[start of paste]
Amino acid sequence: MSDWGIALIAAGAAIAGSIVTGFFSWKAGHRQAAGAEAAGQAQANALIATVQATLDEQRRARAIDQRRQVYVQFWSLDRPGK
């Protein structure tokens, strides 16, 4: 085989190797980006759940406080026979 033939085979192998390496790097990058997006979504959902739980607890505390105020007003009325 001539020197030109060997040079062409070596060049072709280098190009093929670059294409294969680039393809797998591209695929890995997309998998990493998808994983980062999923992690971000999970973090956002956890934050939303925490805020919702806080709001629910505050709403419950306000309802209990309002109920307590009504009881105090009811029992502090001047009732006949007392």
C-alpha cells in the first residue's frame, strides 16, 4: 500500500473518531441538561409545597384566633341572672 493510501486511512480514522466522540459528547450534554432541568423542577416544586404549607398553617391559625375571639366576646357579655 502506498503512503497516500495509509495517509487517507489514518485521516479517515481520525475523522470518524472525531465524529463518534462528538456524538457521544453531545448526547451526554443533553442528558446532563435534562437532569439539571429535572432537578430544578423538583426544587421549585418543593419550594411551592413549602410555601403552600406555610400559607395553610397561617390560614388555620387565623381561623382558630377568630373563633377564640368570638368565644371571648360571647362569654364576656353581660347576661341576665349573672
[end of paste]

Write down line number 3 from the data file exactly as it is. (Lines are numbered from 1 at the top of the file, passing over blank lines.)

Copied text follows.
C-alpha cells in the first residue's frame, strides 16, 4: 500500500473518531441538561409545597384566633341572672 493510501486511512480514522466522540459528547450534554432541568423542577416544586404549607398553617391559625375571639366576646357579655 502506498503512503497516500495509509495517509487517507489514518485521516479517515481520525475523522470518524472525531465524529463518534462528538456524538457521544453531545448526547451526554443533553442528558446532563435534562437532569439539571429535572432537578430544578423538583426544587421549585418543593419550594411551592413549602410555601403552600406555610400559607395553610397561617390560614388555620387565623381561623382558630377568630373563633377564640368570638368565644371571648360571647362569654364576656353581660347576661341576665349573672